Ten. This 10 is equal to ten of the units expressed by 1. It is, however, but a single ten, and in this sense may be regarded as a unit, the value of which is ten times greater than the unit expressed by 1.

05 When two figures are thus written by the side of each other, the one on the right is called the place of units, the other, the place of tens, or units of the second order ; and each unit of the second order is equal to ten units of the first order.

16. When units simply are mentioned, units of the first order are always meant : Two tens, or twenty, are written

20 Three tens, or thirty,

30 Four tens, or forty,

40 Five teng, or fifty,

50 Six tens, or sixty,

60 Soven tens, or seventy,

70 Eight tens, or eighty,

80 Nine tens, or ninety,

90

7. The intermediate numbers between 10 and 20, between 20 and 30, &c. may readily be expressed by considering the tens and units of which they are composed. For example, the number twelve is composed of one ten and two units. It must therefore be written by writing 1 in the place of tens, and 2 in the place of units ; thus,

12 Eighteen has 1 ten and 8 units, and is written 18 Twenty five has 3 tens and five units, and is written 25 Thirty seven has 3 tens 7 units, and is written 37 Fifty four has 5 tens and 4 units, and is written 54 Eighty nine has 8 tens and 9 units, and is written 89 Ninety nine has 9 tens and 9 units, and is written 99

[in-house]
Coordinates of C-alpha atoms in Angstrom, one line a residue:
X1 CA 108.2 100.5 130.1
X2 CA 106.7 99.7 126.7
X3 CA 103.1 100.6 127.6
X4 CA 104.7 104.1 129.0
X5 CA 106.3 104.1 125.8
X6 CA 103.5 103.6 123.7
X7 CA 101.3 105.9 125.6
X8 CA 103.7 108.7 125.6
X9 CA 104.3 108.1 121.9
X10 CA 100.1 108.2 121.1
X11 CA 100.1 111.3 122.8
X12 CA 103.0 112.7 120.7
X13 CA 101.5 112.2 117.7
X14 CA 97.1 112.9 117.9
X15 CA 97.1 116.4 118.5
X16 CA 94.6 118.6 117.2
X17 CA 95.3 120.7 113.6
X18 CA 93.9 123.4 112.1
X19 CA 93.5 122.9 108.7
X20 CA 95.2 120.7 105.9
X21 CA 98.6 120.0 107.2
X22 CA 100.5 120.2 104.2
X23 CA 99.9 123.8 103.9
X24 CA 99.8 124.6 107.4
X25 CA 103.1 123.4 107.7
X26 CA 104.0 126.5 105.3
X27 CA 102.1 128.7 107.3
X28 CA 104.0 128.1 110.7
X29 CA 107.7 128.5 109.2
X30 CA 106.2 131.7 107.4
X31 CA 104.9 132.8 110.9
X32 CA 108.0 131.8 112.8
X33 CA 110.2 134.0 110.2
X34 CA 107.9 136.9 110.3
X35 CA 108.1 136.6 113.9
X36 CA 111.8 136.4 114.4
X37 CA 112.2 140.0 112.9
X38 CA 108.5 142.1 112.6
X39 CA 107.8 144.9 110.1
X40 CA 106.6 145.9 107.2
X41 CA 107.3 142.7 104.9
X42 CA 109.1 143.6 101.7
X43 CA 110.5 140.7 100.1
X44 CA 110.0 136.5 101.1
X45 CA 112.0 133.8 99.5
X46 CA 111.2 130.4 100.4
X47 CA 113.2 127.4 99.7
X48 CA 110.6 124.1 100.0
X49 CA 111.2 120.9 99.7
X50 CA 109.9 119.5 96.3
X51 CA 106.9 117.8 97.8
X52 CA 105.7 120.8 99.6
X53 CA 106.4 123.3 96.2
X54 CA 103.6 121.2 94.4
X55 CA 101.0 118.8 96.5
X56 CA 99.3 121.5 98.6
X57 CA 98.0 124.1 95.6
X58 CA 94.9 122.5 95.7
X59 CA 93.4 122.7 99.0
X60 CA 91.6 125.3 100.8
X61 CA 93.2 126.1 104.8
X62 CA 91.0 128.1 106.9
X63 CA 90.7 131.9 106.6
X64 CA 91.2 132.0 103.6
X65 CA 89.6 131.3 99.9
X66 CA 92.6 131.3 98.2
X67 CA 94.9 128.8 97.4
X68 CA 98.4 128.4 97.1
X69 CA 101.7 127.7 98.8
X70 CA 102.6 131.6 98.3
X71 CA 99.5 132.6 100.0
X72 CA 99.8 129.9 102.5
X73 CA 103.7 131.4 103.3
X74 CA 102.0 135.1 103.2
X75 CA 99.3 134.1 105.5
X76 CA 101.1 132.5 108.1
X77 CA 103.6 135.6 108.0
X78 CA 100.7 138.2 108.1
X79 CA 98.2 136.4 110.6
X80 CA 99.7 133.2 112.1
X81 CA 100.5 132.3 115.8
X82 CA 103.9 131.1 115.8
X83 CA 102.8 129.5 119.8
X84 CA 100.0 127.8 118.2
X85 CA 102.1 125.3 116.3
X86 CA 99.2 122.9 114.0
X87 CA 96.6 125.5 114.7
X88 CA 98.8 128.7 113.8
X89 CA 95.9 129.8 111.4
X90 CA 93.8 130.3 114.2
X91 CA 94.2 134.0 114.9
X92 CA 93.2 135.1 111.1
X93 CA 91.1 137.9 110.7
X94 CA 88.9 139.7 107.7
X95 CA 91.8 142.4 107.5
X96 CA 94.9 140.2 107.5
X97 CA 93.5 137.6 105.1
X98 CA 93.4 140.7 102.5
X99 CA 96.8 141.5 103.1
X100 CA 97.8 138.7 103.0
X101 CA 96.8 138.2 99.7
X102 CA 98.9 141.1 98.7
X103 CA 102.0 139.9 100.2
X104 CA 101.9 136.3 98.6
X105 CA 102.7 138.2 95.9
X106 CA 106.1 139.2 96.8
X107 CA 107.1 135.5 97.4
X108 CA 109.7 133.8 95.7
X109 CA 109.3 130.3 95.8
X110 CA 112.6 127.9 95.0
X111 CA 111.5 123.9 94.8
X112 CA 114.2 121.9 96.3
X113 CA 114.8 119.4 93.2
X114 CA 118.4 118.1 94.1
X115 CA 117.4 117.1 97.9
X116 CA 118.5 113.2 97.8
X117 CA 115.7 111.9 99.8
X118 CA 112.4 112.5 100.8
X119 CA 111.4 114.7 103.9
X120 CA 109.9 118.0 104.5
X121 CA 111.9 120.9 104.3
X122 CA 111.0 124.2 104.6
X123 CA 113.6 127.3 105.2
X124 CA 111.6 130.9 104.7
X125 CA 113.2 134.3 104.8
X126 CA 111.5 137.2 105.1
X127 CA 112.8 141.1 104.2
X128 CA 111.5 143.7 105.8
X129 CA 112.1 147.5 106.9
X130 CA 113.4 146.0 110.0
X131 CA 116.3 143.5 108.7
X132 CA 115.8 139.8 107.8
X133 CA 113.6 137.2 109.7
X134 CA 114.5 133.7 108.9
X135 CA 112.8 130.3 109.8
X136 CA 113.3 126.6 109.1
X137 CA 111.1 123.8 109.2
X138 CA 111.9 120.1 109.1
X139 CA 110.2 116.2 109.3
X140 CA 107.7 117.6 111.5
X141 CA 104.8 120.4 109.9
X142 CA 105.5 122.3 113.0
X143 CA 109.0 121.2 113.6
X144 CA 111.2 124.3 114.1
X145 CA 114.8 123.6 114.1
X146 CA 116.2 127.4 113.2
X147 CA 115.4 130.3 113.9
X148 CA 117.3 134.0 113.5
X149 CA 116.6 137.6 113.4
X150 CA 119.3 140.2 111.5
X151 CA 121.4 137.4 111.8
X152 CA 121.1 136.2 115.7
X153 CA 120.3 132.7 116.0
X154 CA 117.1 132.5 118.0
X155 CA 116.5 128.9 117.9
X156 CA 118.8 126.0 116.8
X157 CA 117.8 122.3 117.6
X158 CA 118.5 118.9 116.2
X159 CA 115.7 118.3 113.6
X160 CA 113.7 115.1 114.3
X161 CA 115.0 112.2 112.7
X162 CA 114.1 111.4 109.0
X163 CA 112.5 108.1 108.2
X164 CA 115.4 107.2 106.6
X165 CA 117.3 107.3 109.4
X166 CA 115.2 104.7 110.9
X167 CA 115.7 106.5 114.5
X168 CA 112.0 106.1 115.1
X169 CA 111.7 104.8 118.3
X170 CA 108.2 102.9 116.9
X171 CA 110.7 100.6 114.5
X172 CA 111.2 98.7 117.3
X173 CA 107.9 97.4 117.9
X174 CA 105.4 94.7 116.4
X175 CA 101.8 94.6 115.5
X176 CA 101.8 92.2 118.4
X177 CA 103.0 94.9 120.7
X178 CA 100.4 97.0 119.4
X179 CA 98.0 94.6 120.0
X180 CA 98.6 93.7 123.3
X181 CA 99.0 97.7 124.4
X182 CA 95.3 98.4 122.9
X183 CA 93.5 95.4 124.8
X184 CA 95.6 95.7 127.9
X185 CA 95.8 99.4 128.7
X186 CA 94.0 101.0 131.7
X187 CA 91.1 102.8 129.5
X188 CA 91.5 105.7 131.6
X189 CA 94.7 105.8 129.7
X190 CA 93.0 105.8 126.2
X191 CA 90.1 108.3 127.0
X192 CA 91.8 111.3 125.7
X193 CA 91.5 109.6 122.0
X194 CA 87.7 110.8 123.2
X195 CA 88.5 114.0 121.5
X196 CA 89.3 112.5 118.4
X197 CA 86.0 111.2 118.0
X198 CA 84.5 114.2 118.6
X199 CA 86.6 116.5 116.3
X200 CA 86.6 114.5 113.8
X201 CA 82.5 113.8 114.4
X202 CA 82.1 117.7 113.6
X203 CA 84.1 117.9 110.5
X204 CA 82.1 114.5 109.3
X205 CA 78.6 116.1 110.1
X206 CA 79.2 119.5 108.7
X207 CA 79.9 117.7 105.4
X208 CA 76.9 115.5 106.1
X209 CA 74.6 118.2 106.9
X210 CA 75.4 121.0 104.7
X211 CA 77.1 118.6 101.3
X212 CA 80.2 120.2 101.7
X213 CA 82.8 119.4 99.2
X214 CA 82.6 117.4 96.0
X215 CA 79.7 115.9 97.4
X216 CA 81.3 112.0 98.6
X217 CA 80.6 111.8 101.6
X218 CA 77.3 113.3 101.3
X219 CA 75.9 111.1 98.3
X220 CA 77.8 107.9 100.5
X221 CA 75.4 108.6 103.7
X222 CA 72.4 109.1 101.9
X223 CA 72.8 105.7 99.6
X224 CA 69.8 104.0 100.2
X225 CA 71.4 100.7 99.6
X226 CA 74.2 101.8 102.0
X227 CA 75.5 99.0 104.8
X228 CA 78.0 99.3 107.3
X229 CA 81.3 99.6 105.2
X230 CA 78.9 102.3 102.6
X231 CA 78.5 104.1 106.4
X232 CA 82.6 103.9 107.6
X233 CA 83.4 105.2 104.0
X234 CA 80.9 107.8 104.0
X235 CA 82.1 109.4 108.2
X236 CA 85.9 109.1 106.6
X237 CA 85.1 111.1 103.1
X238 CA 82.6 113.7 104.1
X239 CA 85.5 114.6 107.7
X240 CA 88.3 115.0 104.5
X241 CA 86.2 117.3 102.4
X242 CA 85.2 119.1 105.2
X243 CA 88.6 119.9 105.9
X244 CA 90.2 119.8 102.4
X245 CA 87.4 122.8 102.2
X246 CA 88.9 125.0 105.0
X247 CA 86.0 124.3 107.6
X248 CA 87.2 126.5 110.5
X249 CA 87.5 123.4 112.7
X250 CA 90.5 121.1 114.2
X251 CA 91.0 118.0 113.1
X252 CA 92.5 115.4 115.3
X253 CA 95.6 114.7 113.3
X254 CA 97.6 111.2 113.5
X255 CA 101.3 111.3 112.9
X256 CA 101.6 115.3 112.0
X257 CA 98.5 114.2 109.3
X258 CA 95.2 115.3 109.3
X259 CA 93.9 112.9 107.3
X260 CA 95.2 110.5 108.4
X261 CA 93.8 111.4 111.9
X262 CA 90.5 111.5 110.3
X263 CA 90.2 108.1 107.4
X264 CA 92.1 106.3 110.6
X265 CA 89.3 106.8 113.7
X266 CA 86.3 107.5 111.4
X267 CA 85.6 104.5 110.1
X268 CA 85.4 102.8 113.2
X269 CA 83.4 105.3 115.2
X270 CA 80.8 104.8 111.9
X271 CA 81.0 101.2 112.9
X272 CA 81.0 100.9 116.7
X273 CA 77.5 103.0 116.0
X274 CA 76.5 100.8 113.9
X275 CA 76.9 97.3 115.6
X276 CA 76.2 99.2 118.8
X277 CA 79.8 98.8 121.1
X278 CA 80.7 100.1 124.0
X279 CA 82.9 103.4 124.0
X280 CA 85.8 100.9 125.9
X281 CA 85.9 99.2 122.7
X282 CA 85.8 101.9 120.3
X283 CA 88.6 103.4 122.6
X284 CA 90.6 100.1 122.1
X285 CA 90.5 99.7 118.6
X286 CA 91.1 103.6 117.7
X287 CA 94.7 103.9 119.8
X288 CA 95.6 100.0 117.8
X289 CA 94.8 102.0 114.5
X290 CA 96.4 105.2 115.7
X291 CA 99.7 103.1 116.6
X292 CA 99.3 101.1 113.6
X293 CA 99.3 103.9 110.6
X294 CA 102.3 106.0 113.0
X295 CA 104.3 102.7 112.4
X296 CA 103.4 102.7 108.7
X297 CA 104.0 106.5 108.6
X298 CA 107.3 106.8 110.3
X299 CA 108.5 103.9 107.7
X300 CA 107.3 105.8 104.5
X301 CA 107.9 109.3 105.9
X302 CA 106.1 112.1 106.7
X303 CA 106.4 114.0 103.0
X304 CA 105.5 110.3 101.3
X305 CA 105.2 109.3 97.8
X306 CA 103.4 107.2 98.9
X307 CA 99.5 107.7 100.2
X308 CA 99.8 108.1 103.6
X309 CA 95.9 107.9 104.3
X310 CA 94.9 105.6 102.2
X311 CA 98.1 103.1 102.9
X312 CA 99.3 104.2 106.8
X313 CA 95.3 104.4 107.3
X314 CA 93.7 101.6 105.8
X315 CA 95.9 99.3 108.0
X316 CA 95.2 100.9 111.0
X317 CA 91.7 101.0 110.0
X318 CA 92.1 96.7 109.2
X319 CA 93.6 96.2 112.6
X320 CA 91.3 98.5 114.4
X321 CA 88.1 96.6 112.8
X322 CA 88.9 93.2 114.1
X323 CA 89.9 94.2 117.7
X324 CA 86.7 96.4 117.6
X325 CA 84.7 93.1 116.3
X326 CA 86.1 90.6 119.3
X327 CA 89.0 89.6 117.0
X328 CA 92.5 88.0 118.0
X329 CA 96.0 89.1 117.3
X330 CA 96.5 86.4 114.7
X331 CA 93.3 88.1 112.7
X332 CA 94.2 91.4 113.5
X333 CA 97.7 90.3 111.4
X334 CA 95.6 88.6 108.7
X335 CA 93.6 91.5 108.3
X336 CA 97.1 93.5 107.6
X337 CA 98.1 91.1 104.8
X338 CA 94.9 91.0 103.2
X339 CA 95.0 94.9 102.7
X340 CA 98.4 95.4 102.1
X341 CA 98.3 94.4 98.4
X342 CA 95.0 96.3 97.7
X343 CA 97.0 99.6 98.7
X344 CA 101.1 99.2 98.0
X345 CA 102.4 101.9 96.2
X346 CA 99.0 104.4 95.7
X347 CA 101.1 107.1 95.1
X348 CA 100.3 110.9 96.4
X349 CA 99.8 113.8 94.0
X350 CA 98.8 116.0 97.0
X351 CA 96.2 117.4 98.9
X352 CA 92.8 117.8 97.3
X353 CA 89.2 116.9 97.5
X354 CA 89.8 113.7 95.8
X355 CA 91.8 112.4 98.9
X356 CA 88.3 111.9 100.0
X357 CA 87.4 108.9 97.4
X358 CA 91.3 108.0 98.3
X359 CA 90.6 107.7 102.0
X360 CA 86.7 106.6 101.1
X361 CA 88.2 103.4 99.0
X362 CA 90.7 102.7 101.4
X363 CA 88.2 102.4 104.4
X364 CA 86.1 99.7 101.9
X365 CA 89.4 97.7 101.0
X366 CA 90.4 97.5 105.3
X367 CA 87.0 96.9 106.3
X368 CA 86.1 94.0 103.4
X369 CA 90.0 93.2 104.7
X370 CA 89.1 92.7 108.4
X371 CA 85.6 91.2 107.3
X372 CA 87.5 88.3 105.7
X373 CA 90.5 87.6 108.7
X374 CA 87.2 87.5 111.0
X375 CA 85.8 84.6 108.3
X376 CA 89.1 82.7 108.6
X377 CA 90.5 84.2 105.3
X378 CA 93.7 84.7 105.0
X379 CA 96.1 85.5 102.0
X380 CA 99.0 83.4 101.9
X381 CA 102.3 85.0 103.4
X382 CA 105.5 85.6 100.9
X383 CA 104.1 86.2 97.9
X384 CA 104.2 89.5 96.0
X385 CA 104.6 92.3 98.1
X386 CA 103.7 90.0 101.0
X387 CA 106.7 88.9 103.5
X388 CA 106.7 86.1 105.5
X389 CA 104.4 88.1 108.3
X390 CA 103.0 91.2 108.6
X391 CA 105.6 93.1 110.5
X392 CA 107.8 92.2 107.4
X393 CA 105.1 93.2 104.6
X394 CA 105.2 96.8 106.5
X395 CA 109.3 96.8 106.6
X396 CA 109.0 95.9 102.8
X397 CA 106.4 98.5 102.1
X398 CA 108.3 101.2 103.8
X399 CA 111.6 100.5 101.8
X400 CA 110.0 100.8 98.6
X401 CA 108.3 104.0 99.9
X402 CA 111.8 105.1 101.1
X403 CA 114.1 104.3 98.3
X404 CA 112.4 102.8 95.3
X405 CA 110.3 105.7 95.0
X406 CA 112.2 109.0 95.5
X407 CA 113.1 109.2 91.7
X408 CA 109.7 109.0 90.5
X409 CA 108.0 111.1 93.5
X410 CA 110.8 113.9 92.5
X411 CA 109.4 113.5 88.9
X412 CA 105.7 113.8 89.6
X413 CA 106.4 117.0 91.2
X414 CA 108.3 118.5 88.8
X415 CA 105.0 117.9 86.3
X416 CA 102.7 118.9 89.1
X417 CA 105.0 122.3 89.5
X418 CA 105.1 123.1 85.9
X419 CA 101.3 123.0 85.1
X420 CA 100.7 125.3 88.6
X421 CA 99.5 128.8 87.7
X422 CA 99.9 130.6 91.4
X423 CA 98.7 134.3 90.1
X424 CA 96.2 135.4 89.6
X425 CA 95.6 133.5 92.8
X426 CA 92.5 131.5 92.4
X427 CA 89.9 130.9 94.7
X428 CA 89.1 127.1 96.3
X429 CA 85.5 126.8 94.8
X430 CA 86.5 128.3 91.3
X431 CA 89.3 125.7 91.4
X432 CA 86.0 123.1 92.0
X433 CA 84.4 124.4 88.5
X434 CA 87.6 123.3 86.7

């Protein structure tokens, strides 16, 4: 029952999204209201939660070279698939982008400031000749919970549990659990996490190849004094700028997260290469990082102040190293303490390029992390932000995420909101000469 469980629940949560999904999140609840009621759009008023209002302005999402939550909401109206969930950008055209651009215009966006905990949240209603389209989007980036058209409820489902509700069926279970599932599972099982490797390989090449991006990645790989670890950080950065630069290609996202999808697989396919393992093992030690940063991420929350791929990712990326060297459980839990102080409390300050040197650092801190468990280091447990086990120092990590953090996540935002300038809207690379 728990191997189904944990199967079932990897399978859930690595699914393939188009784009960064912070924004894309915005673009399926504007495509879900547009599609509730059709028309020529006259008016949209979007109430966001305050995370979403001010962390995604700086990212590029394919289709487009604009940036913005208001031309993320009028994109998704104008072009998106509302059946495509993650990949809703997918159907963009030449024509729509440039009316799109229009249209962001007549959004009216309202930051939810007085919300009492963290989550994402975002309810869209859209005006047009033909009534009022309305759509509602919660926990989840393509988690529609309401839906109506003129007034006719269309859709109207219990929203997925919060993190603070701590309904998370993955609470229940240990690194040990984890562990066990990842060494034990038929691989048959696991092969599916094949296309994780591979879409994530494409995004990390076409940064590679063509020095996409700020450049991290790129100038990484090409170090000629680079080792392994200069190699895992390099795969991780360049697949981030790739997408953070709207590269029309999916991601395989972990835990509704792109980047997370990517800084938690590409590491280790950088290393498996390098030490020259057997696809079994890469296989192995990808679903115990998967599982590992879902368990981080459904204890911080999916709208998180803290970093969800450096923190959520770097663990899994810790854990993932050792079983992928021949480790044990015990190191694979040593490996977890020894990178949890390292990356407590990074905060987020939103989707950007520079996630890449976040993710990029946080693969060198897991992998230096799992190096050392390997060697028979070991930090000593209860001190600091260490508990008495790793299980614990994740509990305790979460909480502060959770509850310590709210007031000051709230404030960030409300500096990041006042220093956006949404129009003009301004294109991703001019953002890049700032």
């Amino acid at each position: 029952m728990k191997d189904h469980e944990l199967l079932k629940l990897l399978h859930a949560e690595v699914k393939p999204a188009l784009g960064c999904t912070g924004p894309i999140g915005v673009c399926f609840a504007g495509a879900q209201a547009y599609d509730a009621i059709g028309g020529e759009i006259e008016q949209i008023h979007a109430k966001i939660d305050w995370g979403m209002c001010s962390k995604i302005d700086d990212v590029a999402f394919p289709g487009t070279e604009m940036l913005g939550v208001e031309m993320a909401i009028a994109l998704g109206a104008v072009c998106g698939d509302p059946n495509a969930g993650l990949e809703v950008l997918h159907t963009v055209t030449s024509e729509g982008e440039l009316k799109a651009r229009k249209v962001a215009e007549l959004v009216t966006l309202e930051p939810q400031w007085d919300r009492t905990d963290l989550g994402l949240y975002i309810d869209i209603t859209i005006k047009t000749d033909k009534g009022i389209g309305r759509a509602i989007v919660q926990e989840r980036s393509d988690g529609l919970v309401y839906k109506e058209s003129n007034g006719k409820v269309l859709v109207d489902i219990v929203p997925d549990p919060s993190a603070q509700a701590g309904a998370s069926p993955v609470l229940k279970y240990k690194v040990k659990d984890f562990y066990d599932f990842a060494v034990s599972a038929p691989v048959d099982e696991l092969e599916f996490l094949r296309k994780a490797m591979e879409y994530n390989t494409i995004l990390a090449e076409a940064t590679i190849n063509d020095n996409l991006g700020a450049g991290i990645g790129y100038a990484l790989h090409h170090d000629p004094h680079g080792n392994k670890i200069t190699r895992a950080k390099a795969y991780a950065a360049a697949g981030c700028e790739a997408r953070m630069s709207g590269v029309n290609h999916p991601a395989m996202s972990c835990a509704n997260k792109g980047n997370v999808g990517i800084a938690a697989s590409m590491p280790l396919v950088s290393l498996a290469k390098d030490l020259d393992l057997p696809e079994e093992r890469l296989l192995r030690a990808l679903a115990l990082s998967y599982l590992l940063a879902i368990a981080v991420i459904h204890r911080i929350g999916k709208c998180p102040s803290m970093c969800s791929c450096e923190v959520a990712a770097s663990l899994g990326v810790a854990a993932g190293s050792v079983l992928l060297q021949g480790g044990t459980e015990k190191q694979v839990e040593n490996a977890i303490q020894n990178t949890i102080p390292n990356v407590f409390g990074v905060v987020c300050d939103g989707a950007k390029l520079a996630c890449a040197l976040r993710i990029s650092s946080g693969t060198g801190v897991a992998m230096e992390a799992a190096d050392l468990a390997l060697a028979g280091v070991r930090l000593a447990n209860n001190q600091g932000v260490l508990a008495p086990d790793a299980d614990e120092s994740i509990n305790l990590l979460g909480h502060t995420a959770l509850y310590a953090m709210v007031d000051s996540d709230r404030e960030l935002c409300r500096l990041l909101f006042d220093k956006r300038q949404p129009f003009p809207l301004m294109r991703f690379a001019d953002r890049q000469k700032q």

98. In order to express one hundred, or ten units of the second order, we have to form a new combination. It is done thus,

100 by writing two ciphers on the right of 1. This number is read, one hundred. Now this one hundred expresses 10 units of the second order, or one huna dred units of the first order. Bụt the one hundred is but an individual hundred, and in this light may be regarded as a unit of the third order.

$ 9. With these combinations all the numbers between 1 and one thousand

may

be expressed, For example, in the number three hundred and seventy five, there are 3 hundreds, 7 tens, and 5 units. We therefore, to express 3 units of the 3d order, 7 units of the second order, and 5 of the 1st. Hence we write

37 5 In the number eight hundred and ninety nine, there are 8 units of the 3d order, 9 of the 2d, and 9 of the 1st.

It is written

are,

w buns.
v tens
er units

huns.
co tens
co units